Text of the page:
Graphic Design and the Next Big Thing By Rudy VanderLans
A few months back Louise Sandhaus contacted me to see if I was interested in creating an issue of Emigre that would document 101: The Future of Design in the Context of ComputerBased Media, a symposium she had organized at the Jan van Eyck Academy in Holland. The symposium explored questions about what future graphic designers are being educated for and what the role of the designer will be. To encourage me to publish this information, Louise assured me that people were probably "chomping at the bit for Emigre to introduce this material in some intelligent and interesting way." While ambivalent about the value of such crystal ball events, what intrigued me about this request was how Emigre continues to be regarded as the place where the Next Big Thing, for lack of a better term, is not only regularly covered but also expected to be covered. The many disgruntled letters about our recent shift in editorial policy away from such popular phenomena underline this fact. This "feeding the trout" as one letter writer put it, the act of somehow keeping our readers abreast of trends, is an impossible task. Having been privy to the making of one trend in no way prepares one to recognize the harbingers of the next. I'm unsure whether this is because the Next Big Thing is simply a product of hindsight, or because it is human nature to regard ground-breaking work as the ﬁnal solution, nullifying the possibility of the next Next Big Thing. The latter is particularly tempting to believe when you've had your moment in the sun while riding the Next Big Thing wave, but piques the younger generations who are eager to have their own experiences of experimentation and discovery. Still, if you think about it, after hundreds of years of formal, typographic experimentation on the page, you would assume that we must at some point have exhausted the possibilities. Someone will come around, though, and disprove this, I'm sure. Tibor Kalman thinks otherwise when he
states in Eye that "People haven't started fucking with the printed page in a serious way yet..." Picturing what has passed before us, however, I cannot for the life of me think of what it could be that hasn't already been done. Actually, one could argue we reached that saturation point quite some time ago. Anything in print that appears new today can be considered a variation on age old themes. Purely from a formal point of view, that Layered Thing was fairly well explored by Piet Swart and Wolfgang Weingart. That AntiMastery Thing was pretty well exhausted by Fluxus and Punk, that Deconstructivist Thing was long ago mastered by just about everybody from Apollinaire to Edward Fella and that Illegible Thing was diﬃcult to top after Victor Moscoso and Wes Wilson were done battling over who could make the reader more cross-eyed. The only signiﬁcant contribution introduced to graphic design in the last 10 years or so, as Laurie Haycock Makela once pointed out, might have less to do with anything visual than with how design is produced and who it is produced by. While the idea of the Next Big Thing is ludicrous to some, it's obvious that many hunger for it. Having documented, for a while at least, one such Next Big Thing, our magazine continues to receive inquiries from journalists and critics alike curious what the next Next Big Thing might be and where to ﬁnd all the young energetic designers doing "crazy new things." You can smell the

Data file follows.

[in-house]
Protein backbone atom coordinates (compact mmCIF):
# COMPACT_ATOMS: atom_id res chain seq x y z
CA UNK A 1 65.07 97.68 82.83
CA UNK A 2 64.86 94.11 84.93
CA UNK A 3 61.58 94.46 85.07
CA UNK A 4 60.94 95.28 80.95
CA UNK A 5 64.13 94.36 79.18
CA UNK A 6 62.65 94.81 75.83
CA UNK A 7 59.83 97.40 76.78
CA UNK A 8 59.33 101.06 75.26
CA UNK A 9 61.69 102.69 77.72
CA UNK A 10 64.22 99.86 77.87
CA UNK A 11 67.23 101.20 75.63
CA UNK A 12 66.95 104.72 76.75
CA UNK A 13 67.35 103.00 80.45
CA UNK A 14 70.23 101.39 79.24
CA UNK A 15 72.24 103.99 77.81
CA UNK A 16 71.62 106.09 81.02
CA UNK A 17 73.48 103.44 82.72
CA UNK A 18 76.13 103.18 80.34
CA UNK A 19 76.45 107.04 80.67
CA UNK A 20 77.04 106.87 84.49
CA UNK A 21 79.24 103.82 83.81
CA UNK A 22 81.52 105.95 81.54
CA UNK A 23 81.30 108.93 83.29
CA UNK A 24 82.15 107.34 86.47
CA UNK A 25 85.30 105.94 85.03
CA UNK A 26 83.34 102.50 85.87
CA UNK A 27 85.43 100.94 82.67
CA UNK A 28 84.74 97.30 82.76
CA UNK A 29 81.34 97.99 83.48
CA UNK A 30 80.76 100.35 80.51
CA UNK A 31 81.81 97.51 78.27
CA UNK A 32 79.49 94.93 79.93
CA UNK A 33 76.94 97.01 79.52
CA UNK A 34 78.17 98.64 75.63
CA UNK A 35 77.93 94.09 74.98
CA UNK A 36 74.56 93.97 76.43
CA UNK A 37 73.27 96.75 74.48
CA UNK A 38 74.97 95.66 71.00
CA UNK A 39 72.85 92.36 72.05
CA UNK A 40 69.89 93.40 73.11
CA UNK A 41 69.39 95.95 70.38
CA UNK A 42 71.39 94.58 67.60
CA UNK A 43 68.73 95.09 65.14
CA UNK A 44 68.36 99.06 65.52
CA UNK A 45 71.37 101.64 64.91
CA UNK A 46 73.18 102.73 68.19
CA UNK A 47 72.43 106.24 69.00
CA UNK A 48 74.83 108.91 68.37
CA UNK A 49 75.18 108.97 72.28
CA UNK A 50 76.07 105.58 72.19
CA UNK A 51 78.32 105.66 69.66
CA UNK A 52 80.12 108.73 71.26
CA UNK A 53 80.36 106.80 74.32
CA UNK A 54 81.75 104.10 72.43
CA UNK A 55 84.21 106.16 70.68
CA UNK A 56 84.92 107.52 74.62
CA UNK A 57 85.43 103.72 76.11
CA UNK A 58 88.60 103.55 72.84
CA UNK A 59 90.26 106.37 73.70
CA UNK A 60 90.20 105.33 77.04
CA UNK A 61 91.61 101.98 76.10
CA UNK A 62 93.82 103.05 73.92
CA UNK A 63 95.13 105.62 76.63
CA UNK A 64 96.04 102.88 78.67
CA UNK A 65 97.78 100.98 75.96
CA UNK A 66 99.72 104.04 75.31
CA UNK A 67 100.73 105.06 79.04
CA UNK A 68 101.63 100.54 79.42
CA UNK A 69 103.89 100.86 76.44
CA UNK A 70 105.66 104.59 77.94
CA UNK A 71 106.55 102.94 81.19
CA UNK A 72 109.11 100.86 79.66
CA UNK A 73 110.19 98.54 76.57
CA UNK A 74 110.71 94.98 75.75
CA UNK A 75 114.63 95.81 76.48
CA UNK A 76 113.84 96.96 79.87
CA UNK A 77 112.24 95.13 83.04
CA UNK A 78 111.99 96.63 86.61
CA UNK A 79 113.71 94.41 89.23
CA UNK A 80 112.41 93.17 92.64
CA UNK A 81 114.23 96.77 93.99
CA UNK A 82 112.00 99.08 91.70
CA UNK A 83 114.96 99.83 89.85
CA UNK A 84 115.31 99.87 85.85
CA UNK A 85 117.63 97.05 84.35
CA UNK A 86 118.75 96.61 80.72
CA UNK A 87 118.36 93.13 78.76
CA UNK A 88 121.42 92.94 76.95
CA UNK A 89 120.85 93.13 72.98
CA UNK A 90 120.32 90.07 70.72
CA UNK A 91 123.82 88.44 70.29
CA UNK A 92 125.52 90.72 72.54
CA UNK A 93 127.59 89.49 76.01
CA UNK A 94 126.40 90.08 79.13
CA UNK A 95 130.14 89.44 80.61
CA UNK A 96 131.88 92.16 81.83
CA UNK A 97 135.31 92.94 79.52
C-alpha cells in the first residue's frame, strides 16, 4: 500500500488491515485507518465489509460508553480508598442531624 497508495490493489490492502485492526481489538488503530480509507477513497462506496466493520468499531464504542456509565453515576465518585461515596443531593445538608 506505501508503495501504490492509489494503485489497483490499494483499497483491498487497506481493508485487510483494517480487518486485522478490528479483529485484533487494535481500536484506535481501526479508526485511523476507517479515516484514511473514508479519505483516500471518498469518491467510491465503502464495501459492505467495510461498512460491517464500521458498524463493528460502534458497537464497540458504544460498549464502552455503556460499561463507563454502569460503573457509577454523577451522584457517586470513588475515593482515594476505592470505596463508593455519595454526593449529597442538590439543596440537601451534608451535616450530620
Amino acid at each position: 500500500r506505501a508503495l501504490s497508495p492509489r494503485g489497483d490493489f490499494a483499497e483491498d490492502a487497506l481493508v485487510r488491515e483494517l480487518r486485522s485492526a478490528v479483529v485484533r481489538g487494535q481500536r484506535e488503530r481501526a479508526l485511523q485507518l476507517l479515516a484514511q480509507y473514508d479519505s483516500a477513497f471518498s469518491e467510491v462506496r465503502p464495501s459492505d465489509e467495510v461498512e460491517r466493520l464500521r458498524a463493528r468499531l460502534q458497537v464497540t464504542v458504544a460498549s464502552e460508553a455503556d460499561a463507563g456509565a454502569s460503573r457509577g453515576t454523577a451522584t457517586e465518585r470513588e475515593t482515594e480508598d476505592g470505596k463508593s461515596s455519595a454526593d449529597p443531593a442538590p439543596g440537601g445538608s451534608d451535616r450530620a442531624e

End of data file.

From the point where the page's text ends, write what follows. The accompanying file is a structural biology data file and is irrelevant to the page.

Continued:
desperation - with the absence of the Next Big Thing, what do they write about? But let's imagine for a second that there will be no Next Big Thing in design. At least not for a while. Nothing to catch the attention of the design press, to sweep all the design awards, to receive all the lecture invitations, to function as a source of inspiration and discussion for all. Here's an idea to ﬁll that void; we can try our hand at judging design by its content, by the ideas and messages that it attempts to communicate. Imagine design competitions picking winners based solely on the value of what they communicate, instead of how they communicate. The moral, ethical and political biases of the judges would come to the fore, for sure, but no more or less than the formal biases of judges who rule competitions now. Design would be discussed only as it aﬀects the message. For instance, a submission could be considered of great public value but would not win an award simply because the design, although formally stunning, obscured the message. What would the AIGA annual look like then?